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post #15 of 15 Old 02-05-2013, 01:44 PM - Thread Starter
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He who hesitates is lost....... or something like that wink.gif Good luck.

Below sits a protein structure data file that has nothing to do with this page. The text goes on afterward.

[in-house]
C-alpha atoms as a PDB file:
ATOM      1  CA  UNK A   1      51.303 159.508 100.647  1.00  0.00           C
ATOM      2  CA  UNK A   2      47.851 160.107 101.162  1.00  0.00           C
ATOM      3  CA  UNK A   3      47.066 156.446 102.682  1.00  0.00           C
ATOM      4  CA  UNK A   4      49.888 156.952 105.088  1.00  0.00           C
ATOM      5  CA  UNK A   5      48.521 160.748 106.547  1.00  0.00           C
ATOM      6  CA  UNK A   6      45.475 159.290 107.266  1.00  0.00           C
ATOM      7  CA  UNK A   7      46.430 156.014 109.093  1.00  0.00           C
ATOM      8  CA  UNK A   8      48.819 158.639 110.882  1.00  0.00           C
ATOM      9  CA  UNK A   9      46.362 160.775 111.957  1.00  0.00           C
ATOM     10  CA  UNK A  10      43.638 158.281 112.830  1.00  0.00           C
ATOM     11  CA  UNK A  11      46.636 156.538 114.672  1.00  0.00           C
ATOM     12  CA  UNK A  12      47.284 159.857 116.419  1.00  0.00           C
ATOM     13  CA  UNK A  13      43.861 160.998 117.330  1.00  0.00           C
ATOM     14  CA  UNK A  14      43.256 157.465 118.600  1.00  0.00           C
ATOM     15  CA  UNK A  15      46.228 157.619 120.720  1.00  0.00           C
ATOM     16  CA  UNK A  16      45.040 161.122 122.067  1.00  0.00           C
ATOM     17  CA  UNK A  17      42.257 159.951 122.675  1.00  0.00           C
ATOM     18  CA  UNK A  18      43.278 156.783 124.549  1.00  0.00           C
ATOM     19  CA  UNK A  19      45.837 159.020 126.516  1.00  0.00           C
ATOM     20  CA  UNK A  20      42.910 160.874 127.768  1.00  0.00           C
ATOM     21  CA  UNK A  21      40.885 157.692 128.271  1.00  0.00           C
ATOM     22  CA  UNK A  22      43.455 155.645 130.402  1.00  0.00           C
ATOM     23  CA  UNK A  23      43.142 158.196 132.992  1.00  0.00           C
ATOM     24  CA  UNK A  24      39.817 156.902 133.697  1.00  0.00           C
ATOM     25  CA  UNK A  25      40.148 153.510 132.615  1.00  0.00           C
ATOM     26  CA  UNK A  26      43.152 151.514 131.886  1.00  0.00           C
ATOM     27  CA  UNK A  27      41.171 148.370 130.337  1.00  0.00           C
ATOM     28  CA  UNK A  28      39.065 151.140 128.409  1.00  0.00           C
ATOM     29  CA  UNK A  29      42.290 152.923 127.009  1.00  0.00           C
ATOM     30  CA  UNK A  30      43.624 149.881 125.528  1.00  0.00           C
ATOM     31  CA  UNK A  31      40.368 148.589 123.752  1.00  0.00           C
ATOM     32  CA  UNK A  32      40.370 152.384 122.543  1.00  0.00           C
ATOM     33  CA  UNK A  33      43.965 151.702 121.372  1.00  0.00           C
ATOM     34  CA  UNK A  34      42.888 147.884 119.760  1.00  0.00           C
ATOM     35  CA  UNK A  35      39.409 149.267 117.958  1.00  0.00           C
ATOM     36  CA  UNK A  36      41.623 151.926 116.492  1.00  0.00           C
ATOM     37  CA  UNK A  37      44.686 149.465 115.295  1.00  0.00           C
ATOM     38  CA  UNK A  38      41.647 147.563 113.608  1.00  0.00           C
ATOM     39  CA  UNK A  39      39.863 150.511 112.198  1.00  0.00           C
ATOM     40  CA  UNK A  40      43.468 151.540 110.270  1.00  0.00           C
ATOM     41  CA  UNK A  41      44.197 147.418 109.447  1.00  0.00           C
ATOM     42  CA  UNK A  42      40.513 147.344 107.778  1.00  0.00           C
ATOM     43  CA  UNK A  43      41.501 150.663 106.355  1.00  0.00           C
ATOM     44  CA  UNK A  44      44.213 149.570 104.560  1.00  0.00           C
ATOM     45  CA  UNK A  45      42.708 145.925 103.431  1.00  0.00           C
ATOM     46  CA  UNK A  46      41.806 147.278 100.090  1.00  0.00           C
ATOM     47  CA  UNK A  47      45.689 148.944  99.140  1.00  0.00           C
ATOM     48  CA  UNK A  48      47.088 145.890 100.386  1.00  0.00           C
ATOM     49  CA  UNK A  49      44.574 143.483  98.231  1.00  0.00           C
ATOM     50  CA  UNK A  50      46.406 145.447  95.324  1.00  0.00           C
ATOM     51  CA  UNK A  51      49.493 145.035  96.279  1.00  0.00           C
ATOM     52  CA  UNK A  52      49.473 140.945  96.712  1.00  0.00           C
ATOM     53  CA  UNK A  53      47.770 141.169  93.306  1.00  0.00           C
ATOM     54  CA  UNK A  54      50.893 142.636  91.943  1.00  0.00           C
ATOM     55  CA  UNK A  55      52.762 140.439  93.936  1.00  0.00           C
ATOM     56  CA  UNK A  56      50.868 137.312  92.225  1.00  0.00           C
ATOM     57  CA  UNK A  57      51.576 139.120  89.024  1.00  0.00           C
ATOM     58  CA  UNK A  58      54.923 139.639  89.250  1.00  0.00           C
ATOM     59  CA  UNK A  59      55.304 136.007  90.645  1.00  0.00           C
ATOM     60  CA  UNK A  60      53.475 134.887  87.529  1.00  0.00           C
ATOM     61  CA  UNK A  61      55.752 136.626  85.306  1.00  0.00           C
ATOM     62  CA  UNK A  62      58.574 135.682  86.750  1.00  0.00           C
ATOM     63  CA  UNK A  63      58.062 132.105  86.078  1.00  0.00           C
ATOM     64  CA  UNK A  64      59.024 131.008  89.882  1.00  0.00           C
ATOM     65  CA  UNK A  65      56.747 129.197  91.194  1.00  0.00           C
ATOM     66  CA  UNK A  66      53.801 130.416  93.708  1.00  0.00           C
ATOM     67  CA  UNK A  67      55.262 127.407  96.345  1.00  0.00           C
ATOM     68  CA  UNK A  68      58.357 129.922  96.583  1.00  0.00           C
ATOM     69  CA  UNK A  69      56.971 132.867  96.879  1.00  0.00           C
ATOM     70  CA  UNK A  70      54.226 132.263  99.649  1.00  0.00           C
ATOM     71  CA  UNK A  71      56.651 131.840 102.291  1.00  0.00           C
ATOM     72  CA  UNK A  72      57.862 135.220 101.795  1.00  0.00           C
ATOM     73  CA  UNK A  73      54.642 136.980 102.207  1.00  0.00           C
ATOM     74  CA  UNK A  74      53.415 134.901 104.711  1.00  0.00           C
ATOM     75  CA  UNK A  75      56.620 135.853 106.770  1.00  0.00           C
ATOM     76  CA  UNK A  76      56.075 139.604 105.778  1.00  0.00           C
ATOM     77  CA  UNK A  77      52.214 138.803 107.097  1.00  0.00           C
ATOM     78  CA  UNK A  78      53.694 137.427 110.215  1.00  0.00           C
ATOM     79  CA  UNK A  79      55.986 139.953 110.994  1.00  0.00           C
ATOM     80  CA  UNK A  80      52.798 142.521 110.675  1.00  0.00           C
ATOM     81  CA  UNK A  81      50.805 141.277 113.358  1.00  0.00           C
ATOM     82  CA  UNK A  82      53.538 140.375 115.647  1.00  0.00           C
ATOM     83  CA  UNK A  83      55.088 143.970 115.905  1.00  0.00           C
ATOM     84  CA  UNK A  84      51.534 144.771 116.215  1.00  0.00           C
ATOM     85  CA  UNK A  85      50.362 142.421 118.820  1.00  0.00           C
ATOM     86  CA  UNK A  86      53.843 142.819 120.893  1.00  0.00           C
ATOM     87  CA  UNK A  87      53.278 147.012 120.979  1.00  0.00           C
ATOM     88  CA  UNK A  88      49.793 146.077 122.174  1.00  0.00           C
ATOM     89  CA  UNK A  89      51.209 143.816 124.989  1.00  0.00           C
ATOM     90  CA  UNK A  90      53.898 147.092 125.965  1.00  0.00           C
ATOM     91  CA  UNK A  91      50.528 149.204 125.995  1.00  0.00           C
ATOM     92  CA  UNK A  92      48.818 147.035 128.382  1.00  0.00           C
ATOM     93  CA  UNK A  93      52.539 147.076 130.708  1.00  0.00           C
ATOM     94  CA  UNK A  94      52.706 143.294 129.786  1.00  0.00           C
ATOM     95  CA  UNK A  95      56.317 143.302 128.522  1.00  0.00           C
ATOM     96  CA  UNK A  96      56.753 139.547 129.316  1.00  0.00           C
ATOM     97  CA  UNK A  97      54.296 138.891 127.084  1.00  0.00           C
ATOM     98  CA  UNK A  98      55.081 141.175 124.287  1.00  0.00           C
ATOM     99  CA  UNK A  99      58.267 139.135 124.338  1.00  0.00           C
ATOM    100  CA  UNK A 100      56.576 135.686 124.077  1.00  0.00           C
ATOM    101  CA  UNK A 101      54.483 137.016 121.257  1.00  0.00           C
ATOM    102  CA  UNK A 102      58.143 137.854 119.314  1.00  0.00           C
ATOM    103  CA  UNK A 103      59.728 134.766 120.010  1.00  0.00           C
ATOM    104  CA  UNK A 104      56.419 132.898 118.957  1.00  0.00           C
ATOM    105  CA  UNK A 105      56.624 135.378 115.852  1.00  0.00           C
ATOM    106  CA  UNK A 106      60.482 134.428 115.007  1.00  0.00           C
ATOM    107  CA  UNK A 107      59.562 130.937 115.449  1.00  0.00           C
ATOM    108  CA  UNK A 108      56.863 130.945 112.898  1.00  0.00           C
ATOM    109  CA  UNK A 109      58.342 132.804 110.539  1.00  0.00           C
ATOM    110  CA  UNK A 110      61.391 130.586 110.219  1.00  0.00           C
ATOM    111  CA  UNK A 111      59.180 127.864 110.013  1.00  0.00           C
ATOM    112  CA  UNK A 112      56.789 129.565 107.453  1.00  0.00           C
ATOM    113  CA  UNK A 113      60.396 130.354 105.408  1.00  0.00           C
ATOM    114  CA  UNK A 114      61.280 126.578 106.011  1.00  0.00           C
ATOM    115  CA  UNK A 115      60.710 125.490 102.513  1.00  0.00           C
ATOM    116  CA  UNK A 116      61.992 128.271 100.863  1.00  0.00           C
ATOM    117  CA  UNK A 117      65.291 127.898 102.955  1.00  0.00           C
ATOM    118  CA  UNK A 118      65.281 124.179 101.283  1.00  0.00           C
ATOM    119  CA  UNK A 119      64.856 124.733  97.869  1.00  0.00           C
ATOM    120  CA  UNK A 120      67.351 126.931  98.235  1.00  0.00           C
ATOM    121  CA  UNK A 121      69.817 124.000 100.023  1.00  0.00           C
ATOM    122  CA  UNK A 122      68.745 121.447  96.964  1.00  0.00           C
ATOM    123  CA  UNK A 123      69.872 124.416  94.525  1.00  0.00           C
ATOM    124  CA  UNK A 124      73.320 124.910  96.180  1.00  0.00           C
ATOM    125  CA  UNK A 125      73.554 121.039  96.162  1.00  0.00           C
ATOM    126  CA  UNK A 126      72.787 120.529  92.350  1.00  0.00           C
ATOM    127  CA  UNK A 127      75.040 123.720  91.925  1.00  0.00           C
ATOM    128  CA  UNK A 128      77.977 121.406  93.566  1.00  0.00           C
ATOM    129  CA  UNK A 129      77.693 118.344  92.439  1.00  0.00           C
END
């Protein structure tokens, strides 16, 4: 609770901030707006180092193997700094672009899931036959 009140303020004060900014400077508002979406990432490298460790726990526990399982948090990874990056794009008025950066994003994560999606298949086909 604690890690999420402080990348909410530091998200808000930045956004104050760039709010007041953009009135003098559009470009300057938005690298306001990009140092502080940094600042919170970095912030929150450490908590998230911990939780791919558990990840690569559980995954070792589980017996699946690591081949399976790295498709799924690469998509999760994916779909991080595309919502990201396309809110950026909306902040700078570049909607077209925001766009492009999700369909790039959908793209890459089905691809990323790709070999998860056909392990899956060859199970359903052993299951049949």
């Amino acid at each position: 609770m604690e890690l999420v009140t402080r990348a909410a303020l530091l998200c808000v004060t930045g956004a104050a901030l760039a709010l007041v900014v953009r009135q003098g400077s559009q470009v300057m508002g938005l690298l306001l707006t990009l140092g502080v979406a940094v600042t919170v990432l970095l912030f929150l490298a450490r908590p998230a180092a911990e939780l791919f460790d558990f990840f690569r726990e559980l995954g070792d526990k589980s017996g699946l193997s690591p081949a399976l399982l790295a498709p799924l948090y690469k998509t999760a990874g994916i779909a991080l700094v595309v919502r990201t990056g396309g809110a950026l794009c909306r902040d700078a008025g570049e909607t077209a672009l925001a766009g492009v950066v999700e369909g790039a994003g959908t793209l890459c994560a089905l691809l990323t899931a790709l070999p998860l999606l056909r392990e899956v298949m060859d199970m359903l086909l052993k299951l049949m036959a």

Well it looks like my plan of getting R300s for fronts and R150s for rears may not come to fruition. Checked Newegg today in hopes that they were back in stock and on sale for the amazing price of $49 each, and it now says that they've been discontinued! On a positive note, the CSR is on sale for $49 after a $20 off promo, but I'm hesitant to get it since I won't have the matching fronts to go with it. I have no idea how well the CSR would play with the Cerwin Vegas either. Any other ideas?